Owning a car opens a lot of exciting opportunities, but it may also expose you to a common, unwanted experience: a car warranty scam. Scams and robocalls have become rampant in recent years. This article takes a closer look at these scams and provides a few tips on how to steer clear of them.

What Are Car Warranty Scams?

Car warranty scams occur when someone impersonates a manufacturer or a dealership and contacts a customer claiming their warranty expired. The scammer often attempts to persuade you to renew your warranty, insisting that a failure to do so could result in expensive repairs, engine replacements or transmission issues.

Their main aim is to create fear and push you into making an irrational decision. They will typically ask for personal information to draw up a contract and use it to defraud you.

When Did They Start?

Vehicle extended warranty scams are nothing new, but fraud has reached new heights in recent years. In fact, consumers lost about $30 billion in 2021 to fraudster calls—and the leading scam type was auto-warranty robocalls. These scams have become rampant since they began circulating in 2018, prompting 12,000 customer complaints in 2021[1].

Common Types of Car Warranty Scams

With technological advancements, scammers are becoming more sophisticated. Aside from the "traditional" scam calls and snail mail, you may receive scams via robotexts and emails. Watch out for the following types of vehicle warranty scams.

Car Warranty Scam Calls

The scam may start with a pre-recorded reminder about the potential repercussions of not updating your warranty. The caller then pleasantly says they can help rectify the issue if you proceed to speak with a representative. Before calling, the scammers try to acquire a customer's vehicle details, making the call seem legit. They may call you by name and know your exact car model. Just remember that knowing such information doesn't make them authentic. They can quickly pull this information from motor vehicle records or purchase it from data collection companies.

Text Messages

Scammers may also send text messages to unsuspecting victims. They use scare tactics to con you into providing personal information for a warranty extension. Others prompt you to call a specific number to resolve the warranty issue.


Just as scammers can access your car model, they can also find private email addresses. They use messages like "this is the final notice" to grab your attention and look official. The information within the email states false information, claiming there's a problem with your vehicle's warranty.


Scammers might also send a physical letter about an extended warranty. It may address you by name and include official-looking company information. However, if it asks you to send personal information to a specific address or number, it's likely a scam.

Ways to Avoid Car Warranty Scams

Scammers typically push people to take immediate action so they don't have time to check legitimacy or reconsider. Others may even use threats to get you to believe what they are saying and demand a fee before supplying more information about the warranty. If they focus on getting your personal information, it's likely a scam.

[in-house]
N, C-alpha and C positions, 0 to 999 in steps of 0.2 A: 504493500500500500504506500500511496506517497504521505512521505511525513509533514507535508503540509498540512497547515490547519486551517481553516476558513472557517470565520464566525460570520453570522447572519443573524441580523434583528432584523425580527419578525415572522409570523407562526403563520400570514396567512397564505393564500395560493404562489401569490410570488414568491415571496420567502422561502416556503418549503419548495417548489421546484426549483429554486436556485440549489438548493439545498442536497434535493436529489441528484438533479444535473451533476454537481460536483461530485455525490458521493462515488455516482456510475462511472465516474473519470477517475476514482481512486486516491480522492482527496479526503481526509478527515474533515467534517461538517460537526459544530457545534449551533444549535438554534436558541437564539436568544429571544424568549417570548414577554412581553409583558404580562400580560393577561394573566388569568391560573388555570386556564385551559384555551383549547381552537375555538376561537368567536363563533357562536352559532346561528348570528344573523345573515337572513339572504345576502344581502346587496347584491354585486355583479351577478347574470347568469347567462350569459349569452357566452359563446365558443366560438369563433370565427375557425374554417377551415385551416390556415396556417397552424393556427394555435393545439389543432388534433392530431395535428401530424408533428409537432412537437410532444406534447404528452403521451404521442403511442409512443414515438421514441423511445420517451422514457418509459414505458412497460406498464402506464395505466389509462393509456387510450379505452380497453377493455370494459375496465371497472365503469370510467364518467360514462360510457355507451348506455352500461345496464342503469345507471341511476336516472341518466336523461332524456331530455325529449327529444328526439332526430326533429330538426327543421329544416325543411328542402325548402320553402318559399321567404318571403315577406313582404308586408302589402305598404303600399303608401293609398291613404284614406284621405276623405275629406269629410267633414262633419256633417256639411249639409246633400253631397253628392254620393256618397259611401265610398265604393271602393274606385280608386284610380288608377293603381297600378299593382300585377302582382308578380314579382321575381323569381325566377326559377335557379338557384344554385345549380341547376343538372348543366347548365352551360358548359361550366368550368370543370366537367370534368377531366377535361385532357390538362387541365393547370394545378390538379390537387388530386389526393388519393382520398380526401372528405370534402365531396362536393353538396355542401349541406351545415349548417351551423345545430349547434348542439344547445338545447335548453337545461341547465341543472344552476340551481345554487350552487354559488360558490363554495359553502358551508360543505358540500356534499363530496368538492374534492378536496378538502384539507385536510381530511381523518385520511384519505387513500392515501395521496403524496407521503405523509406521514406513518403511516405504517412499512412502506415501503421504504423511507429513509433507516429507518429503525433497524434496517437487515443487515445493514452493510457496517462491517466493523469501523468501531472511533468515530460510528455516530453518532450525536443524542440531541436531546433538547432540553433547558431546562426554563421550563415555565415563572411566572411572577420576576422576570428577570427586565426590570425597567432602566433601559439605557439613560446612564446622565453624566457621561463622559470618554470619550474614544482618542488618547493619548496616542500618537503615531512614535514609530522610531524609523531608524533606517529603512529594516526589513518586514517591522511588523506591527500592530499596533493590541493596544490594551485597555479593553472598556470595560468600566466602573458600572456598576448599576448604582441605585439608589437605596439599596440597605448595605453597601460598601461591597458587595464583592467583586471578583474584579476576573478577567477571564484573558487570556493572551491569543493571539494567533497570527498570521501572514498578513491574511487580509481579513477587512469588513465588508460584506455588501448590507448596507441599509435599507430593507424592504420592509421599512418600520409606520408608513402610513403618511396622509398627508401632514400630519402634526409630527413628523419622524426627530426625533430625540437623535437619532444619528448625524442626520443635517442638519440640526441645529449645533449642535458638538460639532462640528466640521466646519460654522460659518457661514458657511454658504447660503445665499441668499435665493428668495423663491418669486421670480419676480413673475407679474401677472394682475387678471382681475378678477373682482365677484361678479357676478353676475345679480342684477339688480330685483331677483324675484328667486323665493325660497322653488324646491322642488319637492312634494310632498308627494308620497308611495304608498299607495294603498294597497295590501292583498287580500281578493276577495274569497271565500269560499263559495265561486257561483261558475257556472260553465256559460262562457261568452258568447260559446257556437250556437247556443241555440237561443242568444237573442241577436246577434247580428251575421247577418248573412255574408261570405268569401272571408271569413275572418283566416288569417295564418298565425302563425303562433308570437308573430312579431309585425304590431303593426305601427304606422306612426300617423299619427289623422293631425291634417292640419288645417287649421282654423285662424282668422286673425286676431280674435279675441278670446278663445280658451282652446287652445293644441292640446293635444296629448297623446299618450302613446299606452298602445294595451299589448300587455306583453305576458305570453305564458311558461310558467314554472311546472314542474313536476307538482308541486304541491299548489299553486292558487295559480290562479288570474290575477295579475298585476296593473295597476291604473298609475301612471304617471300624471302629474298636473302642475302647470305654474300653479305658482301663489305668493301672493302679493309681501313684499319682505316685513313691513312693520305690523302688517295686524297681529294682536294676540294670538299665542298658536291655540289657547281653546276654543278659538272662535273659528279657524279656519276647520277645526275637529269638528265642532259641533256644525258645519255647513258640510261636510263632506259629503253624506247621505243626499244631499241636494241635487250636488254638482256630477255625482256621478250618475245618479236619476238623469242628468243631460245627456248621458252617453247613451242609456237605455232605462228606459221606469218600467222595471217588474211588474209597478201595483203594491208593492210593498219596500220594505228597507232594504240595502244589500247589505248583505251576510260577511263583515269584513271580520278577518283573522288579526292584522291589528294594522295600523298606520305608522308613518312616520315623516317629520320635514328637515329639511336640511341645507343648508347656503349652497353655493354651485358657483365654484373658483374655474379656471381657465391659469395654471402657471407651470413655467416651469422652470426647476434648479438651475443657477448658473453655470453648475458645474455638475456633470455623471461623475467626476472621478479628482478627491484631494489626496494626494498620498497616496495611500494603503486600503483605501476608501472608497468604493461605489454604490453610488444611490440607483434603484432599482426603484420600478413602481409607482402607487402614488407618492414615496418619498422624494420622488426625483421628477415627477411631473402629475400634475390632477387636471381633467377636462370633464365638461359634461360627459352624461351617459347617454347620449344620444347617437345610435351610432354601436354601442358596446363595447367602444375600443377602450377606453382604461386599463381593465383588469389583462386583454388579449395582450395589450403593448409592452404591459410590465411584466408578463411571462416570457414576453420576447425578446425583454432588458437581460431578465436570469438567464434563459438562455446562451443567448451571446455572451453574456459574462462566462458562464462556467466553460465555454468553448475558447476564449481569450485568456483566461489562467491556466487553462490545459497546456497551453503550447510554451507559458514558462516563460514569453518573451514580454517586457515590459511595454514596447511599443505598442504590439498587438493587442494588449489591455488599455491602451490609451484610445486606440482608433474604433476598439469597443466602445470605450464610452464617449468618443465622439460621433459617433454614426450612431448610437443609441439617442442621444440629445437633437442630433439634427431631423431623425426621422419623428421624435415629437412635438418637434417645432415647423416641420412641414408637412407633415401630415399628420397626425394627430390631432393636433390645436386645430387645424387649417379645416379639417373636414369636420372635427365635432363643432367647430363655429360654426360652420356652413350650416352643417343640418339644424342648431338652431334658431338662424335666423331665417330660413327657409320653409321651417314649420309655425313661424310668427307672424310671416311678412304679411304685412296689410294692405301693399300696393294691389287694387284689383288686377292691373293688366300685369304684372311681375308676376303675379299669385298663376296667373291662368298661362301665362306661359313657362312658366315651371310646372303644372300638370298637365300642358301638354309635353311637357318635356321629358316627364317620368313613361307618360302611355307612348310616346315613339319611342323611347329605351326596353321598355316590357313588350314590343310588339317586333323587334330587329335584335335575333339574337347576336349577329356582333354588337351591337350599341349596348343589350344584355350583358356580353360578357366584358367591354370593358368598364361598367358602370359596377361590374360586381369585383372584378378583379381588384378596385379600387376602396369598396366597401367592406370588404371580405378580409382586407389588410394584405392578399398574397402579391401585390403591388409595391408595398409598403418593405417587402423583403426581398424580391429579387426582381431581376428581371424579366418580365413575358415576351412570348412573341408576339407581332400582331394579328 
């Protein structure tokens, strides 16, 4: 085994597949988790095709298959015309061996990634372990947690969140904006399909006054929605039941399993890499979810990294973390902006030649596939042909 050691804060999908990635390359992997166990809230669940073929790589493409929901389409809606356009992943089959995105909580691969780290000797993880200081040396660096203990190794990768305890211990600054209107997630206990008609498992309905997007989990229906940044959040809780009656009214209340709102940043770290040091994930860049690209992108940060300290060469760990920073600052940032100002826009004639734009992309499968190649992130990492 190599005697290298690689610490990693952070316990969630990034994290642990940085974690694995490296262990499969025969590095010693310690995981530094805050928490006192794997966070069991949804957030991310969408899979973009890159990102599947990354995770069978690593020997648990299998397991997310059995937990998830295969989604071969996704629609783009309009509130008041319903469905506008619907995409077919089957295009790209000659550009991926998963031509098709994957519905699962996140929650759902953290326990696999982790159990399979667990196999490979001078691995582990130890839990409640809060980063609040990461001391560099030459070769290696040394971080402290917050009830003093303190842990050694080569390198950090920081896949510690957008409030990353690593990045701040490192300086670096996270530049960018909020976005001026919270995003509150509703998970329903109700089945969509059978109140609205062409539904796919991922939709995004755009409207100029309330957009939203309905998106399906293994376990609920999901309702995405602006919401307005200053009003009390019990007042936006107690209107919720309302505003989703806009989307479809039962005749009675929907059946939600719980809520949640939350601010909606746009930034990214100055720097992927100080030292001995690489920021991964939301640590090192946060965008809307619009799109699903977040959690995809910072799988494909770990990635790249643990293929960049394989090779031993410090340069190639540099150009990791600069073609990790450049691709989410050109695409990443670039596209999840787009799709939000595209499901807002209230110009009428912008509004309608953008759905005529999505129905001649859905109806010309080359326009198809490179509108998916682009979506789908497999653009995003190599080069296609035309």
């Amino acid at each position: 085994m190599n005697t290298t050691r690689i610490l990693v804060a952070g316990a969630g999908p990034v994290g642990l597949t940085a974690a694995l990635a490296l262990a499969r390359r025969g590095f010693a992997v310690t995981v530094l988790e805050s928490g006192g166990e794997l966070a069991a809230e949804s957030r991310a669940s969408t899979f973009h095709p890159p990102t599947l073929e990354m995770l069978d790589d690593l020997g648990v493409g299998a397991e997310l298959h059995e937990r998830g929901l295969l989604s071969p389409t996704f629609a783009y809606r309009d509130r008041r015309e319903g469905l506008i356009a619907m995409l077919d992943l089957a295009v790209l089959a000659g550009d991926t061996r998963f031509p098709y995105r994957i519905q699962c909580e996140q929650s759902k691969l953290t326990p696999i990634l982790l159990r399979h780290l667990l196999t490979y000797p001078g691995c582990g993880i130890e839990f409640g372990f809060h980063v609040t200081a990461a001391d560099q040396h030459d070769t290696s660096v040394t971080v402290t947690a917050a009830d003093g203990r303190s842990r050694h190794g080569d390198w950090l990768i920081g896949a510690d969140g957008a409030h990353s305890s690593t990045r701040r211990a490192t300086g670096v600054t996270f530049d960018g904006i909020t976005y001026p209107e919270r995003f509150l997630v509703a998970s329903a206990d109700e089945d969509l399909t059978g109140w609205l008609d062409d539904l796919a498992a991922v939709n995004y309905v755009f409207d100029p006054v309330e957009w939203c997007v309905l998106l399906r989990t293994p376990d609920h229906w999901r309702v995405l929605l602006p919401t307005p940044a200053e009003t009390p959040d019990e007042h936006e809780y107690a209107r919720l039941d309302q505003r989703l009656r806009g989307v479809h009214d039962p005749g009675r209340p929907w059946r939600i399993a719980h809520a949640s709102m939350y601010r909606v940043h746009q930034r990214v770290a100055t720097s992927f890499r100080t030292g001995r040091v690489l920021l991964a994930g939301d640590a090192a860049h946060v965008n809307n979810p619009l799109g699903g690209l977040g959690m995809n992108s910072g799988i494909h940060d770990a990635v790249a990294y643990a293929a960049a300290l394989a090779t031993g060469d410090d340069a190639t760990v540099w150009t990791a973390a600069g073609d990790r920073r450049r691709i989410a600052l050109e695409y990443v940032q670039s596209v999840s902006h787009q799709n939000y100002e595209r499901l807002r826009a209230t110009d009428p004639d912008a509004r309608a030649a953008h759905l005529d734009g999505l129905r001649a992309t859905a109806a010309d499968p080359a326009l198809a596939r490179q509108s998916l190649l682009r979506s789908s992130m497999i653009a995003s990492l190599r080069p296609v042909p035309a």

Another way to identify a scammer is to ask specific questions about the warranty. If they can't provide detailed information, that's another red flag.

With these things in mind, here are some tips to protect yourself from car warranty scams.

Do Not Answer the Call

Never answer a call from an area code you don't recognize or from new numbers. If you receive an unsolicited call from a potential scammer, hang up and block the number.

Answering such calls might lead to more scam calls in the future since scammers may retarget people who have previously answered. For automated calls asking you to press a number to talk with a representative, hang up the call immediately.

Never Give Out Personal Information

You should never give a random caller your credit card number, banking information or other personal details. Ask the caller to provide a written copy of their policy so you can consider it. A legitimate company doesn't push you to make a hasty decision.

Sign up for the Do Not Call List

Put your phone number on the National Do Not Call registry to reduce spam calls[2]. Registration is usually free.

What to Do If You Get Scammed

Victims of extended warranty call scams can get information about filing a complaint on the FCC's consumer complaints webpage, and the FCC can help build a case against scammers. If the fraudsters pressure you into an unwanted contract, consider reporting it online with the Better Business Bureau.

The following agencies may also be able to assist with warranty scam claims:
• The Federal Trade Commission
• State Attorney General's office
• Local Consumer Protection Agency
• State Insurance Commission

Keep an Eye Out for Car Warranty Scams

Consumers need to be very careful when purchasing a car's extended warranty. An effective approach is to reach out to your auto dealer directly. You can also find legitimate sellers online, but thorough research is a must to avoid scams.

Are you looking for an auto loan? Consider PNC Bank. We provide a wide variety of finance options for new or used vehicles, including refinancing.